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A bit of hora with your kneidlach, anyone?



There’s something entertaining about asking your first-time dinner guests to pronounce “kneidlach” especially when they’ve never heard of it or partaken of the traditional fare.

Skye Mac Arthur, 32, who unabashedly describes herself as a “Joburg Jewish girl born and bred” is a recent winner of the popular BBC reality television show Come Dine with Me South Africa on BBC Lifestyle channel 174.

From the get-go she set out to entertain and enthral with a Jewish-themed vegetarian menu coupled with her seemingly exaggerated – but not – Joburg Jewish accent, and her vivacious and infectious energy.

“I’m proudly Jewish, and I wanted to share my culture and traditional food with my guests and television viewers,” she told the SA Jewish Report after winning.

The animated Grade 2 primary school teacher is the real deal, embodying Joburg Jewish vibes more authentically than any imagined version ever could. She’s not the spoilt, materialistic, entitled type, more a single city girl looking for Mr Right cum Yiddishe mama in the making. All this with a healthy dose of bubbly charm, warmth, and exuberance packaged with flair and straight, jet black hair.

“I can be a bit much,” she says, but “I am who I am, you get what you get, and this is me.”

Describing herself further, she says, “I don’t drink, I’m a vegetarian, and I’m an animal lover.”

Mac Arthur is Marvelous Mrs. Maisel, The Nanny, and Tali Babes rolled into one fizzy ball of energy, except she’s the genuine article, delivering line after line of hilarity without even realising it.

“I don’t eat shrimp because I’m Jewish,” she explains to the camera, with dramatic hand movements telling a story all their own.

Come Dine with Me is a British reality series that has aired on Channel 4 for many years and is narrated by Dave Lamb. It has many international versions including in South Africa. Amateur chefs who live in the same town each host a three-course dinner party for the other contestants at their own homes. Each competitor then rates the hosts’ food and hosting skills, with the highest scoring chef winning R10 000.

Mac Arthur decided at the last minute to enter the show because she loves cooking and has been told that “she’s made for television”.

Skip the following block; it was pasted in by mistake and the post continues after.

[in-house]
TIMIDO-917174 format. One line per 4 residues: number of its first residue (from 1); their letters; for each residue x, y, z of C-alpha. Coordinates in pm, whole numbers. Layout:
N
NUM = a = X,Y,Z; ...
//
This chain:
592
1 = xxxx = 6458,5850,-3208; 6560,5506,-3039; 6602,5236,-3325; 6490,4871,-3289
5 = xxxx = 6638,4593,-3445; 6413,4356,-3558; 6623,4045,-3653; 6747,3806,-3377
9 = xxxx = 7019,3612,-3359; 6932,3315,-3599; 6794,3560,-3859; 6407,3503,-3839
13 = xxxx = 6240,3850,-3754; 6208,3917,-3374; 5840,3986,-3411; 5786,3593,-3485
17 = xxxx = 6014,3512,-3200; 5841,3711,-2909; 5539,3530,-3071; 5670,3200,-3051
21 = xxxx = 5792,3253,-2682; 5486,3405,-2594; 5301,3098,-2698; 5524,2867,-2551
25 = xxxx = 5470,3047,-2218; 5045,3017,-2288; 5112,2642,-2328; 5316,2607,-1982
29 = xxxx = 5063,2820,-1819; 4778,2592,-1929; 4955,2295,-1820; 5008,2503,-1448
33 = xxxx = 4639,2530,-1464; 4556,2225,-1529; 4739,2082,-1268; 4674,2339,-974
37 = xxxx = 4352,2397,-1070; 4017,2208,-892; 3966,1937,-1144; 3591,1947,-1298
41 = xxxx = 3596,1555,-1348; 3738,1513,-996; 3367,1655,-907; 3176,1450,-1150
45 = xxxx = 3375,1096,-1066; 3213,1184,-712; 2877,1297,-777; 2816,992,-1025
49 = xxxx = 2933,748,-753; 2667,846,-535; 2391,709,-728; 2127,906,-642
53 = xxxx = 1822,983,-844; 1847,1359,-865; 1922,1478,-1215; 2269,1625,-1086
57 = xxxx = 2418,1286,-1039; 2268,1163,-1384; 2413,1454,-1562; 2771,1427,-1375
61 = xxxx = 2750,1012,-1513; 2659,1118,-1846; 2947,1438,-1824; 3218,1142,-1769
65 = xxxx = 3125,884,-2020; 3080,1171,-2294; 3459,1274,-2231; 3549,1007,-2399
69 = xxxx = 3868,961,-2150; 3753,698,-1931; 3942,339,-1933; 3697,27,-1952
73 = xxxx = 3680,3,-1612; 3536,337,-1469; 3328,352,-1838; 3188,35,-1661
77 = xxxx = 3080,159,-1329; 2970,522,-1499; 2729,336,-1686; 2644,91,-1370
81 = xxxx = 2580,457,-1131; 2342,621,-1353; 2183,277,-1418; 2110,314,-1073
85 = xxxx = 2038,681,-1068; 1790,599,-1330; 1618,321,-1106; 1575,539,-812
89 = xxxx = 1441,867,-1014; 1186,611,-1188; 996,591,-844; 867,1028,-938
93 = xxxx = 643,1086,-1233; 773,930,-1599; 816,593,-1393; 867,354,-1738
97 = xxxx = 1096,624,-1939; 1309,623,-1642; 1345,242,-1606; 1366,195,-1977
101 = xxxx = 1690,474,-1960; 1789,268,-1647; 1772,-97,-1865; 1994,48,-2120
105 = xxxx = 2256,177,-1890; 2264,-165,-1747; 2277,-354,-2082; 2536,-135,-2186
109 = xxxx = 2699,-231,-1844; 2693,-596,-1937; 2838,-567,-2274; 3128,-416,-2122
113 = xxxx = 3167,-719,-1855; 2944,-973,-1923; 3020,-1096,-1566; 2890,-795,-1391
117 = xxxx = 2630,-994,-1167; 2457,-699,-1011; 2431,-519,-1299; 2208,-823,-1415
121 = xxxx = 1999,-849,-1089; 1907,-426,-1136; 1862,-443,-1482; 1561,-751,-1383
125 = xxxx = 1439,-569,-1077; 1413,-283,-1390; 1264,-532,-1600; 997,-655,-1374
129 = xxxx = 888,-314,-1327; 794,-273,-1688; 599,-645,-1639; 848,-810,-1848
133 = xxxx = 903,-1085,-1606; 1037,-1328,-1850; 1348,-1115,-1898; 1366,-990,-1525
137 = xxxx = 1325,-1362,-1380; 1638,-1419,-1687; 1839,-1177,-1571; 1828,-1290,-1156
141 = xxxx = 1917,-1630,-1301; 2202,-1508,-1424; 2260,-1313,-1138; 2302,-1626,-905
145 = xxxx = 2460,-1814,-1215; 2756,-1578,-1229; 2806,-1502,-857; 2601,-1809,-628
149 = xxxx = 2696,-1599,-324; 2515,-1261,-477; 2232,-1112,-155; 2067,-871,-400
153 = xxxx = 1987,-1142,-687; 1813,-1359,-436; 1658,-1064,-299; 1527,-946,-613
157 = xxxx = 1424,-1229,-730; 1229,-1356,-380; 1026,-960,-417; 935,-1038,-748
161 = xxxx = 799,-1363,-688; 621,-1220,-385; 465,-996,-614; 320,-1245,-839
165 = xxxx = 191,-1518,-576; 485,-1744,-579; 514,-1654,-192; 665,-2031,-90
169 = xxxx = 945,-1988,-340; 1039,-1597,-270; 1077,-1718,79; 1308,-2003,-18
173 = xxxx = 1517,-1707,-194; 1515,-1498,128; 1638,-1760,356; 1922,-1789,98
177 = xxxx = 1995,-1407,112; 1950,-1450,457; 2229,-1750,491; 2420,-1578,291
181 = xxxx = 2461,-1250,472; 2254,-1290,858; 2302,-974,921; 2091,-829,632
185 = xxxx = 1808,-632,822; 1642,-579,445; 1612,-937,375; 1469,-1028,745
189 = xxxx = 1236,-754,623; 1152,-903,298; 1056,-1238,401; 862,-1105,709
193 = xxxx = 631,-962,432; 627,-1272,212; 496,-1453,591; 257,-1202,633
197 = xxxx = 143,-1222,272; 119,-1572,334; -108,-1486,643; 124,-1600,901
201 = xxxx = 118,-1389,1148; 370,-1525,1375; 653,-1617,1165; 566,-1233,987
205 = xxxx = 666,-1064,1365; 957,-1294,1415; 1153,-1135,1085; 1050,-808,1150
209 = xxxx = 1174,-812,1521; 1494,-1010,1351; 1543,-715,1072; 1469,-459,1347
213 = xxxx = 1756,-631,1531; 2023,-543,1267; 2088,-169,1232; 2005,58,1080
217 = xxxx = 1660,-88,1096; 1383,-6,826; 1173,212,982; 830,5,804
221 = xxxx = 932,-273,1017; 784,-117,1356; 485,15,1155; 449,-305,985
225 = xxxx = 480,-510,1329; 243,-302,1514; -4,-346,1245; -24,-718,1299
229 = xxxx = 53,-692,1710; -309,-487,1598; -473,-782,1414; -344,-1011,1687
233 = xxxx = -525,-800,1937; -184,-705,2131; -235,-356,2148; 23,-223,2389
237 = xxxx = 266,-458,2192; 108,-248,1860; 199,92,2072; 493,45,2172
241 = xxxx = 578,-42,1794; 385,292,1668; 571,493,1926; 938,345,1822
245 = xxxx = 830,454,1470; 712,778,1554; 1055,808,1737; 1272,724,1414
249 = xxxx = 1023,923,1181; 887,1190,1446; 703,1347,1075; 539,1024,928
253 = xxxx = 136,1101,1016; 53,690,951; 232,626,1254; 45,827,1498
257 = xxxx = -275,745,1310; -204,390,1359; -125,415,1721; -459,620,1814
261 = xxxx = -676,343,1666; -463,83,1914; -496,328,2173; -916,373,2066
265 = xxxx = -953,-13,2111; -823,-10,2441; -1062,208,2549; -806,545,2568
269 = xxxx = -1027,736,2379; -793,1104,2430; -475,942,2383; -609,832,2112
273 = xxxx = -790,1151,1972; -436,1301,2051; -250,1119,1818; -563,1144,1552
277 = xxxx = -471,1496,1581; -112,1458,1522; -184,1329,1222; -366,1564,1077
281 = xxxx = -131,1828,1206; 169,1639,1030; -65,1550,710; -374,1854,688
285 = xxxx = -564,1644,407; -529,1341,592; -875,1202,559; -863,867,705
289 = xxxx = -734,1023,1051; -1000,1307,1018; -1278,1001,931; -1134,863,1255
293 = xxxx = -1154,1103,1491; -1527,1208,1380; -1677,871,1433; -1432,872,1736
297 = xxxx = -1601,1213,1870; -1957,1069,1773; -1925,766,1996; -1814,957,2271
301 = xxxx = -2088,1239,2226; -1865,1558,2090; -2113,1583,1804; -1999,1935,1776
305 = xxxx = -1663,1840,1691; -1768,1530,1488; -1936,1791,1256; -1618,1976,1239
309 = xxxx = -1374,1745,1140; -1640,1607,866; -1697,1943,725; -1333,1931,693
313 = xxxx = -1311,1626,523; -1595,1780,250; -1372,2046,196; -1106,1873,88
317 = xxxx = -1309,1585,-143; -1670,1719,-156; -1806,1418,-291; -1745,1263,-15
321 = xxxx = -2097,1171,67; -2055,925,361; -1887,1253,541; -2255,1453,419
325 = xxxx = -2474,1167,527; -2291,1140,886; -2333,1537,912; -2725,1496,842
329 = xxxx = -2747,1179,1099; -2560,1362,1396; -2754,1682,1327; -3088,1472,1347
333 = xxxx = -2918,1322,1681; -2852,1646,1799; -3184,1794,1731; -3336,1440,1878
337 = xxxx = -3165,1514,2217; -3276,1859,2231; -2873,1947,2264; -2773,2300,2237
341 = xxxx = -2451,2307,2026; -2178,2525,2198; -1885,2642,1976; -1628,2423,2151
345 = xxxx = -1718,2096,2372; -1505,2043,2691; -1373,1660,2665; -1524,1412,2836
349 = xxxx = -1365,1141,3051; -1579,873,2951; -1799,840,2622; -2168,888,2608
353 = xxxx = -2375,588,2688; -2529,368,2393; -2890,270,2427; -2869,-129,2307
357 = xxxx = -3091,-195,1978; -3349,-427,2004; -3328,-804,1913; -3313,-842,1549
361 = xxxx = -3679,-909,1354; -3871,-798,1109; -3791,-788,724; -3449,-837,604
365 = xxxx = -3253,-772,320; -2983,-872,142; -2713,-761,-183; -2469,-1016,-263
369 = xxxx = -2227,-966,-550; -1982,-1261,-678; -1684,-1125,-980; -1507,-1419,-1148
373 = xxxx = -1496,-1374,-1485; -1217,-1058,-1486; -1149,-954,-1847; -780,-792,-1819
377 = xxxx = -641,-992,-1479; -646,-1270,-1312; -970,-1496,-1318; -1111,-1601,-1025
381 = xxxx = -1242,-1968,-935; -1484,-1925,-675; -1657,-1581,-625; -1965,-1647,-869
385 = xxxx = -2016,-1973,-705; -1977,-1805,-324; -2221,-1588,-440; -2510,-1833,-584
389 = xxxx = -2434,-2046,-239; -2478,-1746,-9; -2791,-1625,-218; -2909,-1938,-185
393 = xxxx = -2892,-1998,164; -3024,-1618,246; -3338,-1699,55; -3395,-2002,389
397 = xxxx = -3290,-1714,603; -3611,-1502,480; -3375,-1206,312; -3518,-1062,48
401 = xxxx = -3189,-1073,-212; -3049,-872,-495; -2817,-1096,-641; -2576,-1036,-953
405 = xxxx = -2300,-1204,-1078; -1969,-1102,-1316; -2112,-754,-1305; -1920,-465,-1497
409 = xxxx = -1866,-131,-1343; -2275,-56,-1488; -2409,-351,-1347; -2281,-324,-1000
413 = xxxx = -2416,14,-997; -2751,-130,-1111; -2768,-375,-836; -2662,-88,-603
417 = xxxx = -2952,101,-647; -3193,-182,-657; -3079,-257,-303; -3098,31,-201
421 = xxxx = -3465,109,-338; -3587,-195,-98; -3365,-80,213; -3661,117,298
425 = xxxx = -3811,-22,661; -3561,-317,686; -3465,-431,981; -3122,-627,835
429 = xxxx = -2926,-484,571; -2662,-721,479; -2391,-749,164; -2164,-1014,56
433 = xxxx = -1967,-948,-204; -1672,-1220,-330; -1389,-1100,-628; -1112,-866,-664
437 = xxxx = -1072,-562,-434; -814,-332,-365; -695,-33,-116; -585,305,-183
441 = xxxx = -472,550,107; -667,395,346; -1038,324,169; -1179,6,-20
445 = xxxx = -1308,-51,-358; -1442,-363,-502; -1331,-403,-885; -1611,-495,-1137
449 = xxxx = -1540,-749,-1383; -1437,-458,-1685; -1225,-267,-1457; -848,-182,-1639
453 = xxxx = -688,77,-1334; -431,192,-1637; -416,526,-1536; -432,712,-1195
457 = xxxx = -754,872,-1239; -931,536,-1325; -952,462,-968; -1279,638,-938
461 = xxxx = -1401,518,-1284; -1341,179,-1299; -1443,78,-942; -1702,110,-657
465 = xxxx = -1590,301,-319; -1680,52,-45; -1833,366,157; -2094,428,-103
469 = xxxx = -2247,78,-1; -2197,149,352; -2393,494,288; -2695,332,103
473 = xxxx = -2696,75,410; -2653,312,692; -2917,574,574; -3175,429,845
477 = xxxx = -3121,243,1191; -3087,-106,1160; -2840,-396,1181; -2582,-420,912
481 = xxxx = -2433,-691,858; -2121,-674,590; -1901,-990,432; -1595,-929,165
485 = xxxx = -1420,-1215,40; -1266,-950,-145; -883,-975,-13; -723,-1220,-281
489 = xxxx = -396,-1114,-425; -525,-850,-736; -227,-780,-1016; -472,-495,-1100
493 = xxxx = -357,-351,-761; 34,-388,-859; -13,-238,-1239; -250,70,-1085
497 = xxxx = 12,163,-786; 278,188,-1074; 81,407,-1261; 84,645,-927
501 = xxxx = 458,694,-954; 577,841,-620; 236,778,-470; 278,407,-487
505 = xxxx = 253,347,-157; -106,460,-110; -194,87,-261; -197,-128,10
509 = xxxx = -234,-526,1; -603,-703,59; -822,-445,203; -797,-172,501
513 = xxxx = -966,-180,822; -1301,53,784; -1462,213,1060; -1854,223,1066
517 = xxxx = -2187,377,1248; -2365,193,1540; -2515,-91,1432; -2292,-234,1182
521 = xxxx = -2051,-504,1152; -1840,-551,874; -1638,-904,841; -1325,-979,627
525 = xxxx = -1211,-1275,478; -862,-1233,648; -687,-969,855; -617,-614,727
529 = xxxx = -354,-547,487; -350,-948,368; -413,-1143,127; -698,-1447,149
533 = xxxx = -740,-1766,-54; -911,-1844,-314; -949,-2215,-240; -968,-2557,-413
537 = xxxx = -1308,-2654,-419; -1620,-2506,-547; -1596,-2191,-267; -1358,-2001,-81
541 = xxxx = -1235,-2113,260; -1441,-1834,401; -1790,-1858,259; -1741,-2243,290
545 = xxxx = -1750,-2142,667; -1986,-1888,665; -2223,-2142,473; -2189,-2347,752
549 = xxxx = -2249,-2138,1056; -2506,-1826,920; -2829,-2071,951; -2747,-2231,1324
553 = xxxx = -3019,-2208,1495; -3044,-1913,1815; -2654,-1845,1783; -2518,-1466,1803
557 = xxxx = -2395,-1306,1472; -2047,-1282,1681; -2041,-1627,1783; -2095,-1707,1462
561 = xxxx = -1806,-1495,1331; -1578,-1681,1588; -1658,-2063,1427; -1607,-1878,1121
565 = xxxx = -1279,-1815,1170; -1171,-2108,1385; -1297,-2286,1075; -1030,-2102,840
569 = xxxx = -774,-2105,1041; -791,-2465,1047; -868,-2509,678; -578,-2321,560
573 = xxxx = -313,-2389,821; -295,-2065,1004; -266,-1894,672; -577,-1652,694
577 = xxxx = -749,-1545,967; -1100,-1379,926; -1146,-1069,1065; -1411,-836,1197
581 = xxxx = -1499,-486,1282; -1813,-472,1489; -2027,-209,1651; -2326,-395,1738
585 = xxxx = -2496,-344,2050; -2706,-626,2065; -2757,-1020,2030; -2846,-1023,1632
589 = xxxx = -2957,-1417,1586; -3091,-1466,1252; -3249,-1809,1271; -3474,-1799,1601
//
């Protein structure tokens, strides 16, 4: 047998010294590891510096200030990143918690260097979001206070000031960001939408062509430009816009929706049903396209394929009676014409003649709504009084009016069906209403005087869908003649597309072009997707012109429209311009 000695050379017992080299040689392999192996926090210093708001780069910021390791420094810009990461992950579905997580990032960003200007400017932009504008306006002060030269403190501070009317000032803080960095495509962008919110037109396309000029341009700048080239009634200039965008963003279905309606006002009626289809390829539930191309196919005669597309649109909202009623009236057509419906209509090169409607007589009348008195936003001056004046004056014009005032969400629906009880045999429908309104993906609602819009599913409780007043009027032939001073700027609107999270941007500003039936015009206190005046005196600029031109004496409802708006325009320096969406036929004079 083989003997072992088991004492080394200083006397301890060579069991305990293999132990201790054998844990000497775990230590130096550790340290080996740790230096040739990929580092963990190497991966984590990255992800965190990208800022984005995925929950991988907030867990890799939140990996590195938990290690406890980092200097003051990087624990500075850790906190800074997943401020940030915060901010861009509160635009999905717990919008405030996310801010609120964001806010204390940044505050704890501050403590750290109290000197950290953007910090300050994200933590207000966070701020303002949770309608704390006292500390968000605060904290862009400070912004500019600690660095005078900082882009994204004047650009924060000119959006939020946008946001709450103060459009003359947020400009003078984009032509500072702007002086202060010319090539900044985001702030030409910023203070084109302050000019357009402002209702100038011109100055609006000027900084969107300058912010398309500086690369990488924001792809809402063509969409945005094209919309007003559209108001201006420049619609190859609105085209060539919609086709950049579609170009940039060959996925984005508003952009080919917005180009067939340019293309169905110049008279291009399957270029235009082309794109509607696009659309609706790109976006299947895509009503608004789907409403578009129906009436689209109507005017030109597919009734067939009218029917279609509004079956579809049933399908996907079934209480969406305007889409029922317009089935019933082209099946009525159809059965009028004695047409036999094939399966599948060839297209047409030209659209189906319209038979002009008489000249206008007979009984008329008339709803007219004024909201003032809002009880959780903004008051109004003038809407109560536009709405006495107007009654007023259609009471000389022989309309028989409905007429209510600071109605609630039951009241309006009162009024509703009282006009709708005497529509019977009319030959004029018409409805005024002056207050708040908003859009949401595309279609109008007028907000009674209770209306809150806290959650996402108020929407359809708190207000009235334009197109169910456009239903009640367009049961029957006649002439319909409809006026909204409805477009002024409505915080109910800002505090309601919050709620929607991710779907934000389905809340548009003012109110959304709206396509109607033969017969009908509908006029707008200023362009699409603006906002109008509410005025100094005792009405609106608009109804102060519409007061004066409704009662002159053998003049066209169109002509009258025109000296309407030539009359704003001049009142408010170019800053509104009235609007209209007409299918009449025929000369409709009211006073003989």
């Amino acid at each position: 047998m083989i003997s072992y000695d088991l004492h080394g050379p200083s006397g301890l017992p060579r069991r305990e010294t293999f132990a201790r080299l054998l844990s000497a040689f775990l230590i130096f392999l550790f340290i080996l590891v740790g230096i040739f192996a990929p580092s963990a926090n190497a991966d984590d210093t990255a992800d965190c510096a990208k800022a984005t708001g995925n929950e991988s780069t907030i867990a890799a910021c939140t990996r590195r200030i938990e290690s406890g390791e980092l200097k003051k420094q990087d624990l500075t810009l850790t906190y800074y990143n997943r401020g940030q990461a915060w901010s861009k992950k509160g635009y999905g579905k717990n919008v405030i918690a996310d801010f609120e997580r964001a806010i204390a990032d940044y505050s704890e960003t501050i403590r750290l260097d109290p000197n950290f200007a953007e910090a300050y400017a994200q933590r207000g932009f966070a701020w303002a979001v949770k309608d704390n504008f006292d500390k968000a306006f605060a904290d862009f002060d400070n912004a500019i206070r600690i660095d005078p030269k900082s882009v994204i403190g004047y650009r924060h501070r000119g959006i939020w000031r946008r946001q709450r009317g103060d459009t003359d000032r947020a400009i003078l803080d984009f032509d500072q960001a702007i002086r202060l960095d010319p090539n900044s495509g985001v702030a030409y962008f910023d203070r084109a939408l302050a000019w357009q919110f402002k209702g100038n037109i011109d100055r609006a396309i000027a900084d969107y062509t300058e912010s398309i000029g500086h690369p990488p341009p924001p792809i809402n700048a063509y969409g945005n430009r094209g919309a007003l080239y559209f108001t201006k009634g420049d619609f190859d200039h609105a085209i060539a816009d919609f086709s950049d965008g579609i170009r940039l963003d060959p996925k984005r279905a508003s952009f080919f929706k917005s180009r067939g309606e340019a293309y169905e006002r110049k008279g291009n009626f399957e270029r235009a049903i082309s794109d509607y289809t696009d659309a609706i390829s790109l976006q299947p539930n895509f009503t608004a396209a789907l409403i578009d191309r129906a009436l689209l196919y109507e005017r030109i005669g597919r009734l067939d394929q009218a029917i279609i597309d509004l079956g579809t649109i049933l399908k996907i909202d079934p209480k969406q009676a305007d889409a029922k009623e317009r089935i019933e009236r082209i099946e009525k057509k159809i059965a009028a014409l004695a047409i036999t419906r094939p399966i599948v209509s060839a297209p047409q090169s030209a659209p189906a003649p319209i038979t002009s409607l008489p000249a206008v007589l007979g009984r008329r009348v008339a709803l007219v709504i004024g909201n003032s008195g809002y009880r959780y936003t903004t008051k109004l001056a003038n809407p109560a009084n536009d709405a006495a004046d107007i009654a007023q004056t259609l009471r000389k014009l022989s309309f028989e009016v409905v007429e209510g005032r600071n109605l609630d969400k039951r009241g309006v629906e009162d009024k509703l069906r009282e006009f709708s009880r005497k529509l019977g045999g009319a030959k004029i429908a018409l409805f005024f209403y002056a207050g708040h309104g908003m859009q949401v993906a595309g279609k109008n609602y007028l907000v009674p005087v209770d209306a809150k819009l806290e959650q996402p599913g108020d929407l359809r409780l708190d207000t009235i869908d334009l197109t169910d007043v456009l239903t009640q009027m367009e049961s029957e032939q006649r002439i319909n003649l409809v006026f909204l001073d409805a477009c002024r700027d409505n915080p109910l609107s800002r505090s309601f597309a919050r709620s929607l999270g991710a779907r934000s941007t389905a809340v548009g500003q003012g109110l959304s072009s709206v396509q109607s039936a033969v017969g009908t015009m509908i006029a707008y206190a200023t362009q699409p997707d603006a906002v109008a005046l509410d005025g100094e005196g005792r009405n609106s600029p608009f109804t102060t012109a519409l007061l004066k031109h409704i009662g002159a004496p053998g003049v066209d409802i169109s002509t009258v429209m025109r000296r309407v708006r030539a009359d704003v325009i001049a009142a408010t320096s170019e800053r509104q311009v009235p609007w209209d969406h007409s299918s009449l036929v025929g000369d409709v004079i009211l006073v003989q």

“I applied online at the very last minute when applications were closing,” she says, persuaded by her family, who said she would be a perfect contestant.

“I ummed and ahhed about whether to go for it, and in the end, decided I had nothing to lose, never for a minute thinking I’d actually win.” She was amazed to receive an email two days later saying that she’d made it to the next round of auditions which involved filming herself saying why she’d make a good contestant.

“I said, ‘I’m a Joburg Jewish girl, I love meeting new people and getting to know them, and of course, cooking my type of food.’”

Before serving wine to her three guests upon arrival, she taught them to clink their glasses and say, “le chaim” which she explained was a Hebrew word for “cheers”.

Her menu included a starter of vegetable soup and kneidlach served with challah.

“I specifically used the word ‘kneidlach’ because I knew it would be funny to hear them pronounce it. I mean, everyone can say ‘matzah ball’,” she says.

Her starter received mixed reviews, with one guest intimating it was “nice but not for me”, saying it was an “interesting experience” for which he was grateful, and another saying she wasn’t a “big fan” describing the taste as “sour”.

Next, she served melanzane, calling it “aubergine schnitzel”, served with a green salad on the side.

Mac Arthur rounded off her meal with a traditional crustless Jewish baked cheesecake, which was well received.

One guest seemed confused when he read what was on the desert menu, saying, “I’m trying to figure out if the cheesecake is Jewish because it was baked in a Jewish house or is the cheese cake Jewish because the cheese is Jewish? I mean what kind of cake is Jewish?”

While being filmed during the making of her meal, Mac Arthur wore a white t-shirt with the words “Oi vey” written across the front.

Dramatic and exuberant, Mac Arthur told her guests, “As a teacher, I use my classroom as a stage. I feel like I’m a performer.”

Her guests were agog as she regaled them with stories from Jewish speed dating sessions; taught them how to do the hora to the upbeat sound of Hava Nagilah; and sent them off with a hearty “Mazeltov guys – you’ve got this!”

And there were lots of mazeltovs when her name was drawn as the winning contestant.

“I was so excited, I wanted to dance the hora. I had the best time,” she says.

Season 9, episode 8, featuring contestants Skye Mac Arthur, Tinashe Zwambila, Warren Hickinbotham, and Sasha-Lee Findlay was aired a few weeks ago, and can be viewed on DStv catchup.

  • Come Dine with Me South Africa airs on Wednesdays at 20:00 on BBC Lifestyle, DStv Channel 174, repeated every Thursday at 17:00.

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